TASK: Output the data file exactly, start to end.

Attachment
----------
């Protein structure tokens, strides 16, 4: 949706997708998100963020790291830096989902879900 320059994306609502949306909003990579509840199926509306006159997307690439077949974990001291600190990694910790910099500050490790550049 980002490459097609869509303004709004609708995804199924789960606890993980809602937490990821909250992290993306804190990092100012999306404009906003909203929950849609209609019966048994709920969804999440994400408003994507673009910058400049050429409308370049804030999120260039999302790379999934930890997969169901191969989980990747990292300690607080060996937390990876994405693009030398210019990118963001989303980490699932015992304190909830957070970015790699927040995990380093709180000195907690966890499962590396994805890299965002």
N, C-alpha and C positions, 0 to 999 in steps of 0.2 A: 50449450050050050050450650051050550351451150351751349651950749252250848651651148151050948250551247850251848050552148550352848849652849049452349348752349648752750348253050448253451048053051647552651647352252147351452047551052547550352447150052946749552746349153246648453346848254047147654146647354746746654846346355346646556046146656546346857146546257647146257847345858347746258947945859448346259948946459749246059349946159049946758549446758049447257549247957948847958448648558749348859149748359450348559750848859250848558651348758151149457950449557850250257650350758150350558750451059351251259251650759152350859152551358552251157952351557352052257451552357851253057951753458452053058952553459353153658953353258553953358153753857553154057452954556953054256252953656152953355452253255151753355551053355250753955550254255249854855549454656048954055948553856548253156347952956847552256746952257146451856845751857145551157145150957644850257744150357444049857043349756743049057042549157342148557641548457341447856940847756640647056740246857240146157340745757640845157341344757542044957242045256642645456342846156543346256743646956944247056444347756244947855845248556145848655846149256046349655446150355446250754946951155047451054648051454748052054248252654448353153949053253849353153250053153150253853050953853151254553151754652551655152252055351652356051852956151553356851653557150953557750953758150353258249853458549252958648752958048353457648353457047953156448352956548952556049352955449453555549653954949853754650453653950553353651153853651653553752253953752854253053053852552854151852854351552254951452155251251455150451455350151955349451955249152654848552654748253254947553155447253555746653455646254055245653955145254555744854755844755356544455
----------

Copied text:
């Protein structure tokens, strides 16, 4: 949706997708998100963020790291830096989902879900 320059994306609502949306909003990579509840199926509306006159997307690439077949974990001291600190990694910790910099500050490790550049 980002490459097609869509303004709004609708995804199924789960606890993980809602937490990821909250992290993306804190990092100012999306404009906003909203929950849609209609019966048994709920969804999440994400408003994507673009910058400049050429409308370049804030999120260039999302790379999934930890997969169901191969989980990747990292300690607080060996937390990876994405693009030398210019990118963001989303980490699932015992304190909830957070970015790699927040995990380093709180000195907690966890499962590396994805890299965002």
N, C-alpha and C positions, 0 to 999 in steps of 0.2 A: 50449450050050050050450650051050550351451150351751349651950749252250848651651148151050948250551247850251848050552148550352848849652849049452349348752349648752750348253050448253451048053051647552651647352252147351452047551052547550352447150052946749552746349153246648453346848254047147654146647354746746654846346355346646556046146656546346857146546257647146257847345858347746258947945859448346259948946459749246059349946159049946758549446758049447257549247957948847958448648558749348859149748359450348559750848859250848558651348758151149457950449557850250257650350758150350558750451059351251259251650759152350859152551358552251157952351557352052257451552357851253057951753458452053058952553459353153658953353258553953358153753857553154057452954556953054256252953656152953355452253255151753355551053355250753955550254255249854855549454656048954055948553856548253156347952956847552256746952257146451856845751857145551157145150957644850257744150357444049857043349756743049057042549157342148557641548457341447856940847756640647056740246857240146157340745757640845157341344757542044957242045256642645456342846156543346256743646956944247056444347756244947855845248556145848655846149256046349655446150355446250754946951155047451054648051454748052054248252654448353153949053253849353153250053153150253853050953853151254553151754652551655152252055351652356051852956151553356851653557150953557750953758150353258249853458549252958648752958048353457648353457047953156448352956548952556049352955449453555549653954949853754650453653950553353651153853651653553752253953752854253053053852552854151852854351552254951452155251251455150451455350151955349451955249152654848552654748253254947553155447253555746653455646254055245653955145254555744854755844755356544455